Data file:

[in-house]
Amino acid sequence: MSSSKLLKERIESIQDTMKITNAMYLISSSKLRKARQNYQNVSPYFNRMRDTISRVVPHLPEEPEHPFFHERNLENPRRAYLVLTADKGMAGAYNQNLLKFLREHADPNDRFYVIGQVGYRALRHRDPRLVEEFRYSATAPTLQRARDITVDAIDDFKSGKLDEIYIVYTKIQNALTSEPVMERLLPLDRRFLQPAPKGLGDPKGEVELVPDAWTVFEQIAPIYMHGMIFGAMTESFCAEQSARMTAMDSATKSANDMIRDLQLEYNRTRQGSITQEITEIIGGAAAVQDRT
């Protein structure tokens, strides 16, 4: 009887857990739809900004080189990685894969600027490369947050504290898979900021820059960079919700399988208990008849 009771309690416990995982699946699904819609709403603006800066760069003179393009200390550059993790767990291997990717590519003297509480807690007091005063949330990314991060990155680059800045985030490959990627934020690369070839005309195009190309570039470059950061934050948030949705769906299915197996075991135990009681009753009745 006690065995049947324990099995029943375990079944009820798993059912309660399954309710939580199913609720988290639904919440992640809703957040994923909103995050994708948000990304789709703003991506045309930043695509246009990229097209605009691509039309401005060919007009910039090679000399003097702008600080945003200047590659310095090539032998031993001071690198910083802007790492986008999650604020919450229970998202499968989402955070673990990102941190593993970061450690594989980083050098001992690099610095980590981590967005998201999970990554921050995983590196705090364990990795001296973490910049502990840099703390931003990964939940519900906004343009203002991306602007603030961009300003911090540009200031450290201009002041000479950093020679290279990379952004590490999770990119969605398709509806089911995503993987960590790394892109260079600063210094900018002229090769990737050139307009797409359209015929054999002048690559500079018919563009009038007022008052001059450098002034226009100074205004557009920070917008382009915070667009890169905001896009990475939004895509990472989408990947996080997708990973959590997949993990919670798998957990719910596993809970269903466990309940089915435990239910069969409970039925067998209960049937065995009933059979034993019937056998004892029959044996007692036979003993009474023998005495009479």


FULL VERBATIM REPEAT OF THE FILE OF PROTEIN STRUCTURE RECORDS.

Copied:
[in-house]
Amino acid sequence: MSSSKLLKERIESIQDTMKITNAMYLISSSKLRKARQNYQNVSPYFNRMRDTISRVVPHLPEEPEHPFFHERNLENPRRAYLVLTADKGMAGAYNQNLLKFLREHADPNDRFYVIGQVGYRALRHRDPRLVEEFRYSATAPTLQRARDITVDAIDDFKSGKLDEIYIVYTKIQNALTSEPVMERLLPLDRRFLQPAPKGLGDPKGEVELVPDAWTVFEQIAPIYMHGMIFGAMTESFCAEQSARMTAMDSATKSANDMIRDLQLEYNRTRQGSITQEITEIIGGAAAVQDRT
């Protein structure tokens, strides 16, 4: 009887857990739809900004080189990685894969600027490369947050504290898979900021820059960079919700399988208990008849 009771309690416990995982699946699904819609709403603006800066760069003179393009200390550059993790767990291997990717590519003297509480807690007091005063949330990314991060990155680059800045985030490959990627934020690369070839005309195009190309570039470059950061934050948030949705769906299915197996075991135990009681009753009745 006690065995049947324990099995029943375990079944009820798993059912309660399954309710939580199913609720988290639904919440992640809703957040994923909103995050994708948000990304789709703003991506045309930043695509246009990229097209605009691509039309401005060919007009910039090679000399003097702008600080945003200047590659310095090539032998031993001071690198910083802007790492986008999650604020919450229970998202499968989402955070673990990102941190593993970061450690594989980083050098001992690099610095980590981590967005998201999970990554921050995983590196705090364990990795001296973490910049502990840099703390931003990964939940519900906004343009203002991306602007603030961009300003911090540009200031450290201009002041000479950093020679290279990379952004590490999770990119969605398709509806089911995503993987960590790394892109260079600063210094900018002229090769990737050139307009797409359209015929054999002048690559500079018919563009009038007022008052001059450098002034226009100074205004557009920070917008382009915070667009890169905001896009990475939004895509990472989408990947996080997708990973959590997949993990919670798998957990719910596993809970269903466990309940089915435990239910069969409970039925067998209960049937065995009933059979034993019937056998004892029959044996007692036979003993009474023998005495009479």